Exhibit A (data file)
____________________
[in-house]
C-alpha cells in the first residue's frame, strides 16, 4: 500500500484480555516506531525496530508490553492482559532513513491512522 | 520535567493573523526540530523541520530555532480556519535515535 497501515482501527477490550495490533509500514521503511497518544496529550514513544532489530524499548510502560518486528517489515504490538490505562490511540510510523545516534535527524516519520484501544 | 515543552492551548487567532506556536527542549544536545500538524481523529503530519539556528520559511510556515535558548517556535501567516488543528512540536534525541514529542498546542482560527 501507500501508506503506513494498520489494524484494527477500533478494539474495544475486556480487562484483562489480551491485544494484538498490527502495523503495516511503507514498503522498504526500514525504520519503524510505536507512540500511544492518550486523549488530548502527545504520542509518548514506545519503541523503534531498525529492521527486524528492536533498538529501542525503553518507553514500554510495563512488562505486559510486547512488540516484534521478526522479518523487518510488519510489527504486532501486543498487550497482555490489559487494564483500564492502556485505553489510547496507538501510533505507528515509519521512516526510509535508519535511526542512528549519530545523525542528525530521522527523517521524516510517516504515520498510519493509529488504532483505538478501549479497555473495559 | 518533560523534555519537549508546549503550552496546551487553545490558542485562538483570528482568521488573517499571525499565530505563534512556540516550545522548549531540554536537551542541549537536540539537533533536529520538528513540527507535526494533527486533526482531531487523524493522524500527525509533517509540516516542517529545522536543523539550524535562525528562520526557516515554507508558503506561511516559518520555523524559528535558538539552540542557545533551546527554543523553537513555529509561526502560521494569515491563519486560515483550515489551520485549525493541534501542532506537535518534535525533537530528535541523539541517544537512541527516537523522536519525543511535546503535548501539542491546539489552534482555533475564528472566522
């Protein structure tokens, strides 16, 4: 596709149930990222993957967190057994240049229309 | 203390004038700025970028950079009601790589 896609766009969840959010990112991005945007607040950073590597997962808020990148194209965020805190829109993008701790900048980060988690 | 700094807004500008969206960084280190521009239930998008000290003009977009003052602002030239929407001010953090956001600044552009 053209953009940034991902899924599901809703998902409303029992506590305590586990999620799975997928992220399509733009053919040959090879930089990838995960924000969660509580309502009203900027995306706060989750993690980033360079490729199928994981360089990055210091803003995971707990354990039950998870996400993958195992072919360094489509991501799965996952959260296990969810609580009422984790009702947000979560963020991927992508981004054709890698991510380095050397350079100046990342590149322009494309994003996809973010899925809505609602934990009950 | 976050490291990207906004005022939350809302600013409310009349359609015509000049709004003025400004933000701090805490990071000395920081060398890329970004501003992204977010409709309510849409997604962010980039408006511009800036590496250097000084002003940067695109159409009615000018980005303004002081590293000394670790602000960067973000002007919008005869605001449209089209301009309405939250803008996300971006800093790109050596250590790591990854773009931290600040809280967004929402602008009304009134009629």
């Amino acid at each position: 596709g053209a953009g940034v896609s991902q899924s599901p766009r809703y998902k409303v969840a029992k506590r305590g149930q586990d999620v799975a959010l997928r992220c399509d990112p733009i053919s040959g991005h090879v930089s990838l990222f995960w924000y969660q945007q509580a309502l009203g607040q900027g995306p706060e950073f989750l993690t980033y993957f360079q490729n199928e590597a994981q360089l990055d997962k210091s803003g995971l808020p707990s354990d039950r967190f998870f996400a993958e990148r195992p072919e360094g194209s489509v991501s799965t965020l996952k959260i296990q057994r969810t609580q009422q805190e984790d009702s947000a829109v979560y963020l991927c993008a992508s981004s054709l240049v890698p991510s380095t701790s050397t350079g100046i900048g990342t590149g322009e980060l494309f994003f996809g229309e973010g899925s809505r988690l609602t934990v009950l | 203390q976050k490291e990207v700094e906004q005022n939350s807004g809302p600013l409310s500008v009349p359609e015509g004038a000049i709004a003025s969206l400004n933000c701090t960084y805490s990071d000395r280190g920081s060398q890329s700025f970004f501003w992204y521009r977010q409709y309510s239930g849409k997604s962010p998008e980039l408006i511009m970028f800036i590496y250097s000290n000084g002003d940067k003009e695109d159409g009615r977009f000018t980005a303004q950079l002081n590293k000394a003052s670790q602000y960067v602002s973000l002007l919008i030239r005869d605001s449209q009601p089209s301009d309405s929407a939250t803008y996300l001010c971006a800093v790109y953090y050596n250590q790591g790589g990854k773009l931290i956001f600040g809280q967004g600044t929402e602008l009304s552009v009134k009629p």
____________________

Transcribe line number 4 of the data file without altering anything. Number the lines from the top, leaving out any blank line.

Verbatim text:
């Amino acid at each position: 596709g053209a953009g940034v896609s991902q899924s599901p766009r809703y998902k409303v969840a029992k506590r305590g149930q586990d999620v799975a959010l997928r992220c399509d990112p733009i053919s040959g991005h090879v930089s990838l990222f995960w924000y969660q945007q509580a309502l009203g607040q900027g995306p706060e950073f989750l993690t980033y993957f360079q490729n199928e590597a994981q360089l990055d997962k210091s803003g995971l808020p707990s354990d039950r967190f998870f996400a993958e990148r195992p072919e360094g194209s489509v991501s799965t965020l996952k959260i296990q057994r969810t609580q009422q805190e984790d009702s947000a829109v979560y963020l991927c993008a992508s981004s054709l240049v890698p991510s380095t701790s050397t350079g100046i900048g990342t590149g322009e980060l494309f994003f996809g229309e973010g899925s809505r988690l609602t934990v009950l | 203390q976050k490291e990207v700094e906004q005022n939350s807004g809302p600013l409310s500008v009349p359609e015509g004038a000049i709004a003025s969206l400004n933000c701090t960084y805490s990071d000395r280190g920081s060398q890329s700025f970004f501003w992204y521009r977010q409709y309510s239930g849409k997604s962010p998008e980039l408006i511009m970028f800036i590496y250097s000290n000084g002003d940067k003009e695109d159409g009615r977009f000018t980005a303004q950079l002081n590293k000394a003052s670790q602000y960067v602002s973000l002007l919008i030239r005869d605001s449209q009601p089209s301009d309405s929407a939250t803008y996300l001010c971006a800093v790109y953090y050596n250590q790591g790589g990854k773009l931290i956001f600040g809280q967004g600044t929402e602008l009304s552009v009134k009629p």